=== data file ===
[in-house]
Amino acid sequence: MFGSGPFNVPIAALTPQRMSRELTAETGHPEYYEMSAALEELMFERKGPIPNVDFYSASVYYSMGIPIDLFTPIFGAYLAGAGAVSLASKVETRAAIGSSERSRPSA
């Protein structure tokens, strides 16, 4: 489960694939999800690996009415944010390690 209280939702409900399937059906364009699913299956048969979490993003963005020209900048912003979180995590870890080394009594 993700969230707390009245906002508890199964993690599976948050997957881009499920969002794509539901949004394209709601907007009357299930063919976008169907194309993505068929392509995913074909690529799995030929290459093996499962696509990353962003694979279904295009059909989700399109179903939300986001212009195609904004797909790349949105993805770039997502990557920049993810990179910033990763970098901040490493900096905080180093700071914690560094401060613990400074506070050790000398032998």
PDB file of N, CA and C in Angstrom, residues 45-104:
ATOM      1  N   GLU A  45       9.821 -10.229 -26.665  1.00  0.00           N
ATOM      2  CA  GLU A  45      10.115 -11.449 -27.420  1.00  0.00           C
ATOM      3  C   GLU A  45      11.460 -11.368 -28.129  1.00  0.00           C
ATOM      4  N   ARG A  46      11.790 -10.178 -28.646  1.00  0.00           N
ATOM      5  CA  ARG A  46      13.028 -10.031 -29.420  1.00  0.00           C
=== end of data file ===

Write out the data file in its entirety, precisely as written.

[in-house]
Amino acid sequence: MFGSGPFNVPIAALTPQRMSRELTAETGHPEYYEMSAALEELMFERKGPIPNVDFYSASVYYSMGIPIDLFTPIFGAYLAGAGAVSLASKVETRAAIGSSERSRPSA
């Protein structure tokens, strides 16, 4: 489960694939999800690996009415944010390690 209280939702409900399937059906364009699913299956048969979490993003963005020209900048912003979180995590870890080394009594 993700969230707390009245906002508890199964993690599976948050997957881009499920969002794509539901949004394209709601907007009357299930063919976008169907194309993505068929392509995913074909690529799995030929290459093996499962696509990353962003694979279904295009059909989700399109179903939300986001212009195609904004797909790349949105993805770039997502990557920049993810990179910033990763970098901040490493900096905080180093700071914690560094401060613990400074506070050790000398032998």
PDB file of N, CA and C in Angstrom, residues 45-104:
ATOM      1  N   GLU A  45       9.821 -10.229 -26.665  1.00  0.00           N
ATOM      2  CA  GLU A  45      10.115 -11.449 -27.420  1.00  0.00           C
ATOM      3  C   GLU A  45      11.460 -11.368 -28.129  1.00  0.00           C
ATOM      4  N   ARG A  46      11.790 -10.178 -28.646  1.00  0.00           N
ATOM      5  CA  ARG A  46      13.028 -10.031 -29.420  1.00  0.00           C